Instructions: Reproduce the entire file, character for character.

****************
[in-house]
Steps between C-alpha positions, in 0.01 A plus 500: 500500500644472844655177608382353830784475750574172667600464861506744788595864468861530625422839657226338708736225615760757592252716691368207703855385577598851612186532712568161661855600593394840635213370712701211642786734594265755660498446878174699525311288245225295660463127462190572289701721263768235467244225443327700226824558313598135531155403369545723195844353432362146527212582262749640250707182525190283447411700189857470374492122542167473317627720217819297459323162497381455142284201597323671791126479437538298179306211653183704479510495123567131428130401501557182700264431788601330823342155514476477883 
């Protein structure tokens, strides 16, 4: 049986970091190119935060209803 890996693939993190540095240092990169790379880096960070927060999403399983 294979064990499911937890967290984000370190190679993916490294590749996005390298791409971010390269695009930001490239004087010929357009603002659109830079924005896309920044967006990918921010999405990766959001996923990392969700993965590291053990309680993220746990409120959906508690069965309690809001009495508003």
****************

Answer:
[in-house]
Steps between C-alpha positions, in 0.01 A plus 500: 500500500644472844655177608382353830784475750574172667600464861506744788595864468861530625422839657226338708736225615760757592252716691368207703855385577598851612186532712568161661855600593394840635213370712701211642786734594265755660498446878174699525311288245225295660463127462190572289701721263768235467244225443327700226824558313598135531155403369545723195844353432362146527212582262749640250707182525190283447411700189857470374492122542167473317627720217819297459323162497381455142284201597323671791126479437538298179306211653183704479510495123567131428130401501557182700264431788601330823342155514476477883 
């Protein structure tokens, strides 16, 4: 049986970091190119935060209803 890996693939993190540095240092990169790379880096960070927060999403399983 294979064990499911937890967290984000370190190679993916490294590749996005390298791409971010390269695009930001490239004087010929357009603002659109830079924005896309920044967006990918921010999405990766959001996923990392969700993965590291053990309680993220746990409120959906508690069965309690809001009495508003």